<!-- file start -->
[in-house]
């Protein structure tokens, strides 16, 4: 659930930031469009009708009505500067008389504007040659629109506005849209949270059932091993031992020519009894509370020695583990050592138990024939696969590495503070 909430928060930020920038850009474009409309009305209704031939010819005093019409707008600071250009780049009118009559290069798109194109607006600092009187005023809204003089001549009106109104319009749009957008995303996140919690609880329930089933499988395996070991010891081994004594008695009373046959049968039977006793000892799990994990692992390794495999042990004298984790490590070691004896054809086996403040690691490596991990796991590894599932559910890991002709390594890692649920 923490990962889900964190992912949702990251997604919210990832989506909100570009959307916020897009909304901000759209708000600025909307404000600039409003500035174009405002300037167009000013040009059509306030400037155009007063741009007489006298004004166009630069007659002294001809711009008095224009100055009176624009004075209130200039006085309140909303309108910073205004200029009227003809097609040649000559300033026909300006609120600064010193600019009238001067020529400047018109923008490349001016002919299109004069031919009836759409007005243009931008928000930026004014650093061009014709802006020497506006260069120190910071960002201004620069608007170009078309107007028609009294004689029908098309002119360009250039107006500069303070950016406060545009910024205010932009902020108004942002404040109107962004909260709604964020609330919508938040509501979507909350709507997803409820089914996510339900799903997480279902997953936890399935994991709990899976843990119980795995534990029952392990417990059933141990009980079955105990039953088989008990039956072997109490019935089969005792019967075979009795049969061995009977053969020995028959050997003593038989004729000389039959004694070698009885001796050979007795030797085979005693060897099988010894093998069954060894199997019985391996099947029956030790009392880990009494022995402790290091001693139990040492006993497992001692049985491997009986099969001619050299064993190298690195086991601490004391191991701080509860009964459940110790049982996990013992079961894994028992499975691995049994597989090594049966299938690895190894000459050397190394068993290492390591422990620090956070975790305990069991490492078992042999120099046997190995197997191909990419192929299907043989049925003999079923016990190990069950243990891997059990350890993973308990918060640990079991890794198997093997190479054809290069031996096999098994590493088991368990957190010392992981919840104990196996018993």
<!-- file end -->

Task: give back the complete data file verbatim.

[in-house]
């Protein structure tokens, strides 16, 4: 659930930031469009009708009505500067008389504007040659629109506005849209949270059932091993031992020519009894509370020695583990050592138990024939696969590495503070 909430928060930020920038850009474009409309009305209704031939010819005093019409707008600071250009780049009118009559290069798109194109607006600092009187005023809204003089001549009106109104319009749009957008995303996140919690609880329930089933499988395996070991010891081994004594008695009373046959049968039977006793000892799990994990692992390794495999042990004298984790490590070691004896054809086996403040690691490596991990796991590894599932559910890991002709390594890692649920 923490990962889900964190992912949702990251997604919210990832989506909100570009959307916020897009909304901000759209708000600025909307404000600039409003500035174009405002300037167009000013040009059509306030400037155009007063741009007489006298004004166009630069007659002294001809711009008095224009100055009176624009004075209130200039006085309140909303309108910073205004200029009227003809097609040649000559300033026909300006609120600064010193600019009238001067020529400047018109923008490349001016002919299109004069031919009836759409007005243009931008928000930026004014650093061009014709802006020497506006260069120190910071960002201004620069608007170009078309107007028609009294004689029908098309002119360009250039107006500069303070950016406060545009910024205010932009902020108004942002404040109107962004909260709604964020609330919508938040509501979507909350709507997803409820089914996510339900799903997480279902997953936890399935994991709990899976843990119980795995534990029952392990417990059933141990009980079955105990039953088989008990039956072997109490019935089969005792019967075979009795049969061995009977053969020995028959050997003593038989004729000389039959004694070698009885001796050979007795030797085979005693060897099988010894093998069954060894199997019985391996099947029956030790009392880990009494022995402790290091001693139990040492006993497992001692049985491997009986099969001619050299064993190298690195086991601490004391191991701080509860009964459940110790049982996990013992079961894994028992499975691995049994597989090594049966299938690895190894000459050397190394068993290492390591422990620090956070975790305990069991490492078992042999120099046997190995197997191909990419192929299907043989049925003999079923016990190990069950243990891997059990350890993973308990918060640990079991890794198997093997190479054809290069031996096999098994590493088991368990957190010392992981919840104990196996018993």